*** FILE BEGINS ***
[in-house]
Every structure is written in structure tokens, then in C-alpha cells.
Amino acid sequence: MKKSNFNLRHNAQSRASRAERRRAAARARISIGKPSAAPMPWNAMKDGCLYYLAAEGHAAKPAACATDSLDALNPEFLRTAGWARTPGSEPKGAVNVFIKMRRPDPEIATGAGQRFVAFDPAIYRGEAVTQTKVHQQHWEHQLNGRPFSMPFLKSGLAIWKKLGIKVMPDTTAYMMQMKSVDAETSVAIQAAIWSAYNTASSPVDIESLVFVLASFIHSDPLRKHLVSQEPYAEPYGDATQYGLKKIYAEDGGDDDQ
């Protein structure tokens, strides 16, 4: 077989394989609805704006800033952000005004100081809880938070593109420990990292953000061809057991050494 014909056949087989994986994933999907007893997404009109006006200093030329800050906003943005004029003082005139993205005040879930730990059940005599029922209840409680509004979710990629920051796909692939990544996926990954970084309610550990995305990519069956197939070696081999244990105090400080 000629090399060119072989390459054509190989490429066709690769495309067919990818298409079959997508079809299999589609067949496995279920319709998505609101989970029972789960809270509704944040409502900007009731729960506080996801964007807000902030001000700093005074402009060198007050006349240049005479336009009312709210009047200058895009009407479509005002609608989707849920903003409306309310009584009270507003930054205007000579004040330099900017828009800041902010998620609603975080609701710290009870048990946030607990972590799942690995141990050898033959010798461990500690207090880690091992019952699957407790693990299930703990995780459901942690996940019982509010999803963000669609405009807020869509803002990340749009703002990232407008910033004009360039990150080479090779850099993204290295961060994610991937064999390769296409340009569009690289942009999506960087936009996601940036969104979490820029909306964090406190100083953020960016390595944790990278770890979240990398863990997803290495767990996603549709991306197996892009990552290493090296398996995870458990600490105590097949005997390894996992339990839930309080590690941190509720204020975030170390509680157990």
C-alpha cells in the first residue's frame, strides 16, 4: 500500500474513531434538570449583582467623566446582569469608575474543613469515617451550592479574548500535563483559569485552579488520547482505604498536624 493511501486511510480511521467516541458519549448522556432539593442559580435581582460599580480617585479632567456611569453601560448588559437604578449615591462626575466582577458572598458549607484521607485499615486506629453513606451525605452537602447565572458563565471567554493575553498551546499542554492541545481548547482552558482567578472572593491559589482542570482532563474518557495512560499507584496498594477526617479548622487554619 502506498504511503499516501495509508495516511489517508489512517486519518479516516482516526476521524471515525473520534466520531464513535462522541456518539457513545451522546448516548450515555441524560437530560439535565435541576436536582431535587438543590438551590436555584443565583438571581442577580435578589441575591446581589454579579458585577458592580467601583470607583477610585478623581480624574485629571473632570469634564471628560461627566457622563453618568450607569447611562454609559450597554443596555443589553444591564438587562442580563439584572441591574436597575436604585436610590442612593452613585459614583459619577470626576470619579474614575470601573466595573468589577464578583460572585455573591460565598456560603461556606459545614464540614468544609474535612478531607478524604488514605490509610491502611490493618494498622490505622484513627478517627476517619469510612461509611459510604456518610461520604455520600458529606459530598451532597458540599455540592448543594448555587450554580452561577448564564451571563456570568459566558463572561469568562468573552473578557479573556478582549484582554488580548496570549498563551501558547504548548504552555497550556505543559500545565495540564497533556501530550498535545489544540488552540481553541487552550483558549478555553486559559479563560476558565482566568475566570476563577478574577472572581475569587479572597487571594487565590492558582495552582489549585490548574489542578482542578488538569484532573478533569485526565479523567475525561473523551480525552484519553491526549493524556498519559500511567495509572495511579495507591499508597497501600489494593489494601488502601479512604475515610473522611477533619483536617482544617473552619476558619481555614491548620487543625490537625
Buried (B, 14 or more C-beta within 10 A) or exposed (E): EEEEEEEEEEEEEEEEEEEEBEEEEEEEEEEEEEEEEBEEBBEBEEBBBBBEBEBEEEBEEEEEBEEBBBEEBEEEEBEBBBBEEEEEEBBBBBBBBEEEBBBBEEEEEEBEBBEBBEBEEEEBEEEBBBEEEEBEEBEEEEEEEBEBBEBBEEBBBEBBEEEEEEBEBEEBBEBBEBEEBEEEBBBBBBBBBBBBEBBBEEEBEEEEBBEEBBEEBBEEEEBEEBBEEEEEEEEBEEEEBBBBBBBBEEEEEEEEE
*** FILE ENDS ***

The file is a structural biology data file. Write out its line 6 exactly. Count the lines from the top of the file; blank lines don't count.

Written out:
Buried (B, 14 or more C-beta within 10 A) or exposed (E): EEEEEEEEEEEEEEEEEEEEBEEEEEEEEEEEEEEEEBEEBBEBEEBBBBBEBEBEEEBEEEEEBEEBBBEEBEEEEBEBBBBEEEEEEBBBBBBBBEEEBBBBEEEEEEBEBBEBBEBEEEEBEEEBBBEEEEBEEBEEEEEEEBEBBEBBEEBBBEBBEEEEEEBEBEEBBEBBEBEEBEEEBBBBBBBBBBBBEBBBEEEBEEEEBBEEBBEEBBEEEEBEEBBEEEEEEEEBEEEEBBBBBBBBEEEEEEEEE